Wrote Bialik, "I want to address my op-ed in the NY Times, and the reaction to it. Let me say clearly and explicitly that I am very sorry. What you wear and how you behave does not provide any protection from assault, nor does the way you dress or act in any way make you responsible for being assaulted; you are never responsible for being assaulted."
Bialik's essay described how, as a woman in Hollywood, Bialik "avoided" sexual harassment. The Big Bang Theory actress implied that she skirted sexual abuse by dressing conservatively and not being a "10."
"As a proud feminist with little desire to diet, get plastic surgery or hire a personal trainer, I have almost no personal experience with men asking me to meetings in their hotel rooms," she wrote in the piece. She went on, "I have decided that my sexual self is best reserved for private situations with those I am most intimate with. I dress modestly. I don’t act flirtatiously with men as a policy."
Modesty is not a form of protection from sexual assault, though. According to a 2011 report from the National Intimate Partner and Sexual Violence Survey, 19.3% of women in the U.S. have experienced rape. That's almost one in five — this is not an issue that can be quelled with a strategic chunky sweater, as many of Bialik's detractors have pointed out.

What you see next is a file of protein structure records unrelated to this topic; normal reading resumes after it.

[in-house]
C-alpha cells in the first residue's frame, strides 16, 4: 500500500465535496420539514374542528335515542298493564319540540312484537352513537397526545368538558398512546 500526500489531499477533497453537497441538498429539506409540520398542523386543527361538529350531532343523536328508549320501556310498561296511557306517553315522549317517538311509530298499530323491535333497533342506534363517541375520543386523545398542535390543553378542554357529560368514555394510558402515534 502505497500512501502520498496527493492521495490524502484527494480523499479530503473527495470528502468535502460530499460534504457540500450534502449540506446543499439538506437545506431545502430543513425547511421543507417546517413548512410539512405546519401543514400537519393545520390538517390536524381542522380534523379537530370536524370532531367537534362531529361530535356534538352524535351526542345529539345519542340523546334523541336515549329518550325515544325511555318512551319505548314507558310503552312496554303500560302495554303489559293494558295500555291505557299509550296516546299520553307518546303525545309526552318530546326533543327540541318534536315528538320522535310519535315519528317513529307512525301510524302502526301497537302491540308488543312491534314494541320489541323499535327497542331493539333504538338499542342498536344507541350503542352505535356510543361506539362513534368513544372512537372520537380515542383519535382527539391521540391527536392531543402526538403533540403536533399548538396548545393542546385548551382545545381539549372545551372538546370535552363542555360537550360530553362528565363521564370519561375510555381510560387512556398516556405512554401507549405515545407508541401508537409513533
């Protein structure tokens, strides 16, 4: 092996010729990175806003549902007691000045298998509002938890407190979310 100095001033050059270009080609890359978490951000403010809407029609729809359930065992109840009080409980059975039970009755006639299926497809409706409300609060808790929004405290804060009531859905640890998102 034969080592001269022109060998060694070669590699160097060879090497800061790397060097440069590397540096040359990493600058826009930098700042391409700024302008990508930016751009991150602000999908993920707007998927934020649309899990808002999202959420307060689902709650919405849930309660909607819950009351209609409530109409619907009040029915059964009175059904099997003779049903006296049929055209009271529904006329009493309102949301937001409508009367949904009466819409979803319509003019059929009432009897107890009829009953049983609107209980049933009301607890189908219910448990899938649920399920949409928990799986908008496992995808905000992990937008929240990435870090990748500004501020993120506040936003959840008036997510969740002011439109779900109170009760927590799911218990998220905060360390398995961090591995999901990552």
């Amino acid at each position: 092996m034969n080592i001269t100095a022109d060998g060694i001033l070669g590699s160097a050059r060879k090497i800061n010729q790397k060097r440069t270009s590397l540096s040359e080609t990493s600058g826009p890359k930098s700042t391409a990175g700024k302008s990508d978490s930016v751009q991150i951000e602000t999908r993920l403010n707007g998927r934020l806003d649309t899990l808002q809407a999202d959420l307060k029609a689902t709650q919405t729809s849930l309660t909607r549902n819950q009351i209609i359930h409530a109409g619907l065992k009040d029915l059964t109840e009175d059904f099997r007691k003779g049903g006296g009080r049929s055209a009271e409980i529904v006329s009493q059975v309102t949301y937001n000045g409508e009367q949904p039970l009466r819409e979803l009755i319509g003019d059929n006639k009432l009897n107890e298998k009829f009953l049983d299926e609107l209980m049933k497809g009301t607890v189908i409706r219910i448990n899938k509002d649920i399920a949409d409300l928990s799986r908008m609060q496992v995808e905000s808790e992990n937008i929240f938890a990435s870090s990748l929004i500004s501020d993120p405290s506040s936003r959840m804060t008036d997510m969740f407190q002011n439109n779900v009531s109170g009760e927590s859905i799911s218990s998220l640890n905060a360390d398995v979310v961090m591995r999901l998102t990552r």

Days after the essay went live, Bialik released a statement about the backlash. "I... see a bunch of people have taken my words out of the context of the Hollywood machine and twisted them to imply that God forbid I would blame a woman for her sexual assault based on her clothing and behavior," she wrote on Twitter. "It's so sad how vicious people are being when I basically live to make things better for women."
"I was not looking to speak about assault and rape in general," she said. Instead, she wanted to address the "culture of Hollywood."
In response, the actress Martha Plimpton wrote a letter to the editor, which was published Wednesday.
"With all respect to Mayim Bialik on her considerable accomplishments, the positioning of sexual assault and harassment in the entertainment industry as a special club for pretty girls is offensive," wrote Plimpton. The letter was published hours before Bialik tweeted her most recent apology.
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